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Get a Grip

Deuteronomy 10:3-4
“So I made an ark of acacia wood, and cut two tablets of stone like the first, and went up the mountain with the two tablets in my hand. And he wrote on the tablets, in the same writing as before, the Ten Commandments that the LORD had spoken to you on the mountain out of the midst of fire on the day of the assembly.”

We’ve discussed the error of process theology before, or ‘progressivism’ as its often called today, but I think it’s worth calling it out again in light of the testament of God’s character that re-emerges here. For brief review, process theology is generally the belief that God changes over time, or, better, that He adapts His providential working to man’s constant state of flux, calibrating His standards to our societal norms. For example, there’s a movement in Evangelical circles right now called the ‘Reformation Project,’ led by so-called Bible-believing, protestant Christians who are calling for LGBTQ inclusion in Christendom, arguing for the acceptance of gay marriage and gay clergy on two bases: first, that God doesn’t want men to live alone all their lives; and second, that ‘love is love,’ meaning that as long as a man loves a man with all his heart, then God’s okay with it. Ah, but look at Deuteronomy 10:3-4 again. Look how God responds to these idolatrous people who continually demonstrate a natural bent toward evil. He picks up new stones and writes the exact same laws as before. As if to signify that even in a world of constant flux, there are truths that never lose their gravitational grip on our lives.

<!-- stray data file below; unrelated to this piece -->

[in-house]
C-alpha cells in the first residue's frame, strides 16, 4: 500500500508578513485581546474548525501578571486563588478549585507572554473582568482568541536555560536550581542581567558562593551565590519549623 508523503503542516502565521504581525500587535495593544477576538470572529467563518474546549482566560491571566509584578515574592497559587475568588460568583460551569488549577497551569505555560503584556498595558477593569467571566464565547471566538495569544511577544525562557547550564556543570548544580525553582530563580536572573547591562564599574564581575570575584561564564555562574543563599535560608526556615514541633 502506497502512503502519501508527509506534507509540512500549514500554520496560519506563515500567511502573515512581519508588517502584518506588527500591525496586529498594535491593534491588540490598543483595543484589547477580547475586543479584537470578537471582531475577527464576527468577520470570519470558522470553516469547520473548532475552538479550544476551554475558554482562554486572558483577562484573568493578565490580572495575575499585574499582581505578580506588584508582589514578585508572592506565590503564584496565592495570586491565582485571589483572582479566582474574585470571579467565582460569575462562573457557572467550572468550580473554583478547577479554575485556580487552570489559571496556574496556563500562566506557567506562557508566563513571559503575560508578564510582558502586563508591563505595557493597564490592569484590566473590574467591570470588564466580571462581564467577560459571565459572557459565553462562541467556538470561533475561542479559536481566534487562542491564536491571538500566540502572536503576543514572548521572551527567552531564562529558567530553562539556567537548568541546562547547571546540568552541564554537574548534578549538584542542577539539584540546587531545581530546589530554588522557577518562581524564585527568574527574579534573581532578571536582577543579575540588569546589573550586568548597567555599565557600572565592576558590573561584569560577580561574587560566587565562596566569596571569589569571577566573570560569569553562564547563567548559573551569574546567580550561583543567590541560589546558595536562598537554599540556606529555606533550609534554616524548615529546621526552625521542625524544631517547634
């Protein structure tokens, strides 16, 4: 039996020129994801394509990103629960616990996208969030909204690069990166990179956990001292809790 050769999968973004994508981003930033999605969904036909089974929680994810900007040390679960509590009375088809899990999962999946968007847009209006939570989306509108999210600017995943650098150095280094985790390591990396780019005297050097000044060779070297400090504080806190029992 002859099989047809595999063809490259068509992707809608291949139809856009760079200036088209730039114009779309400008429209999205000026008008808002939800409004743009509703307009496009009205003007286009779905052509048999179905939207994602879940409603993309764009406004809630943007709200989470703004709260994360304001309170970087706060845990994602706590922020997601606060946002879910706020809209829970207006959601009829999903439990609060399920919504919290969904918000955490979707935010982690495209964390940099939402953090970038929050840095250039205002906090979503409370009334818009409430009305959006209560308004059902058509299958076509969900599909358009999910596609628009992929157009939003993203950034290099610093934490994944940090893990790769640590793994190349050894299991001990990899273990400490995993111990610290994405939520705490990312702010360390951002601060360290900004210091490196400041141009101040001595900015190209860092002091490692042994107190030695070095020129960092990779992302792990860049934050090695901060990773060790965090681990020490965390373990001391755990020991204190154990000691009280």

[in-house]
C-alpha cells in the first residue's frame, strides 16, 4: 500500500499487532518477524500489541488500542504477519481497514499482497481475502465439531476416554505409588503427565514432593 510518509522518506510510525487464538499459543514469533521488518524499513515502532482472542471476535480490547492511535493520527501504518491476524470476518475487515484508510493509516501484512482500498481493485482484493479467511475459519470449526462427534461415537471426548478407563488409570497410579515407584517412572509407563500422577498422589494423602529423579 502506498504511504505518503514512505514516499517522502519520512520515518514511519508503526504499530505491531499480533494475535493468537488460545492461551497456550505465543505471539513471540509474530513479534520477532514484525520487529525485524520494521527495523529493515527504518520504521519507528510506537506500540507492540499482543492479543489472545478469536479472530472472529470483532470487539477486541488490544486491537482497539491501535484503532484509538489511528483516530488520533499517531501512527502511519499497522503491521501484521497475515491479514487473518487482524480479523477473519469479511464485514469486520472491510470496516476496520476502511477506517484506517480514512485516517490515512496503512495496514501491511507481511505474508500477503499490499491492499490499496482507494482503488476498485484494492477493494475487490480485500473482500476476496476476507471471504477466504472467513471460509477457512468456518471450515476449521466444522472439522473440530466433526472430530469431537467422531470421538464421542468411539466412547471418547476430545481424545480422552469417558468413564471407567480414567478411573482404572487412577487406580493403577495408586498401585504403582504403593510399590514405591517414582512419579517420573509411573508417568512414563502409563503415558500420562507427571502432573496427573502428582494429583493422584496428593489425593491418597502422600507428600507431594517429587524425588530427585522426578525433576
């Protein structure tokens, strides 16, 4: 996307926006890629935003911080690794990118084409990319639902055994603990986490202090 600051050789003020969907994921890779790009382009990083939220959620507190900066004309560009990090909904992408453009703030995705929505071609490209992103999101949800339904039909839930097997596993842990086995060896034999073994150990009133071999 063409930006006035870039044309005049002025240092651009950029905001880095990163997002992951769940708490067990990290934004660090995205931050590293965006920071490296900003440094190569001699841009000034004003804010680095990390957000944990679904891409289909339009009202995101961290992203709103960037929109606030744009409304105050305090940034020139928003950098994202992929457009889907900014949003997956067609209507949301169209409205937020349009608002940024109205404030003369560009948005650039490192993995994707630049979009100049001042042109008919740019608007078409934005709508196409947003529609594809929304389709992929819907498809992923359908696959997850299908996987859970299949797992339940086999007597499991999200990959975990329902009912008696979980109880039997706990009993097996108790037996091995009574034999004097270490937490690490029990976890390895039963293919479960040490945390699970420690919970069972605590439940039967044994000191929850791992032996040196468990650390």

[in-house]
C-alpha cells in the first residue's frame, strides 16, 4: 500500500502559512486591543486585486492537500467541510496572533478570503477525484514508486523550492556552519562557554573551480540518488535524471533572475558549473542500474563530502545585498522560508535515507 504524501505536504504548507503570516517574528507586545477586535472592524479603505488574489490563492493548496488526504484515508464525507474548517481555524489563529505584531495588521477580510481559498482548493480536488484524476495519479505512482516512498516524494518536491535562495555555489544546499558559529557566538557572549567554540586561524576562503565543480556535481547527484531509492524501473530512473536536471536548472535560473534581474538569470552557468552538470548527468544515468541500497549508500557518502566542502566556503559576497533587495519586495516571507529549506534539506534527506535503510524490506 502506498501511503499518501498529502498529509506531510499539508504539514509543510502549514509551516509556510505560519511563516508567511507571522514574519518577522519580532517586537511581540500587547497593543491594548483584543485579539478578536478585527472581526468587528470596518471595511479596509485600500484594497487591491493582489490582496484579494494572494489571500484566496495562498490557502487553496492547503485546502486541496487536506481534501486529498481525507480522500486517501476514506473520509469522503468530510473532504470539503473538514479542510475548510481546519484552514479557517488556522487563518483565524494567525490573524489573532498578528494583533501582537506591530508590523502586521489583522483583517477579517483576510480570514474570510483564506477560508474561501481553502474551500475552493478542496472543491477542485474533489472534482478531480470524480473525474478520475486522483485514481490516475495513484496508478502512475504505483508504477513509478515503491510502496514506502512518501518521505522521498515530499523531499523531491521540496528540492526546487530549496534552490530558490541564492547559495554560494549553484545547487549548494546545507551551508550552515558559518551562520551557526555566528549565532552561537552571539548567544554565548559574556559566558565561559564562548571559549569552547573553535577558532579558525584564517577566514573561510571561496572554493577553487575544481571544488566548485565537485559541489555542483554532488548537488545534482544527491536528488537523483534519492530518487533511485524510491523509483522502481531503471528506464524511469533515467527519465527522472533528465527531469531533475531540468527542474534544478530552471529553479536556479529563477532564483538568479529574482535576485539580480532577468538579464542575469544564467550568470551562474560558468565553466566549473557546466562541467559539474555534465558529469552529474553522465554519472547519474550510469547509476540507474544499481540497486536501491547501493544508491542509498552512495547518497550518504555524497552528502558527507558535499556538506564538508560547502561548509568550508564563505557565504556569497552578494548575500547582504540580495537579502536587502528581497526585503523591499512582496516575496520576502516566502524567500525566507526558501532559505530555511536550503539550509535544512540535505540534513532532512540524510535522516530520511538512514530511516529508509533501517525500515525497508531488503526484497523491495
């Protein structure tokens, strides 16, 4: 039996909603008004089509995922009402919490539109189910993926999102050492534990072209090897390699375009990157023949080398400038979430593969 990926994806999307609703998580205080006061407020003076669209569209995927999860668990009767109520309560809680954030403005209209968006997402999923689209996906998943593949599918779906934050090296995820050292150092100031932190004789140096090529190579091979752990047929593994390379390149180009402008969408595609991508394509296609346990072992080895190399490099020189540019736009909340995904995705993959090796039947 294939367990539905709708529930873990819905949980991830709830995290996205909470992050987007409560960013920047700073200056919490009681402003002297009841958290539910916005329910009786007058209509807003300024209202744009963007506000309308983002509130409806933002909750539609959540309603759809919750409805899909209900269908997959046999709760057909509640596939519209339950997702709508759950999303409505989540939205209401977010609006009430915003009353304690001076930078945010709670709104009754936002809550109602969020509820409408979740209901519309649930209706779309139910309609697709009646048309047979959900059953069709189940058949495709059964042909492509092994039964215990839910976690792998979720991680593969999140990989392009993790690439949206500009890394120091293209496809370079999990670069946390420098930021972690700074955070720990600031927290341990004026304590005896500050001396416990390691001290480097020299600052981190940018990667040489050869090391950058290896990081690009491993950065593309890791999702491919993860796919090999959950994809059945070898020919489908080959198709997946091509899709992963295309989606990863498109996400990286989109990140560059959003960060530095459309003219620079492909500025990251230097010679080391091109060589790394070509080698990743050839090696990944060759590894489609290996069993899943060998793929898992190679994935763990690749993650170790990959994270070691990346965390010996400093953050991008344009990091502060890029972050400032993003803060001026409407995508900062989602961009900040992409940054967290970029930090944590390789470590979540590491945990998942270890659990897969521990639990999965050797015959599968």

I find it significant to ponder that after Aaron fashions a golden calf, after our human inclination toward idolatry manifested itself in such blatant blasphemy, after Red Sea crossings and pillars of protective cloud didn’t cure us of that inner blight, God could’ve erased the first two commandments and just left the last eight, right? He could’ve calibrated His holy standard to our human weakness and saved Himself a world of heartache. He could’ve met us in the middle as it were, lowering the bar of righteousness to accommodate our ineptitude, but, crucially, He hung on the bar for our redemption instead!

God’s words never lose their grip on us even when we loosen our grip on them. Never forget that, friend.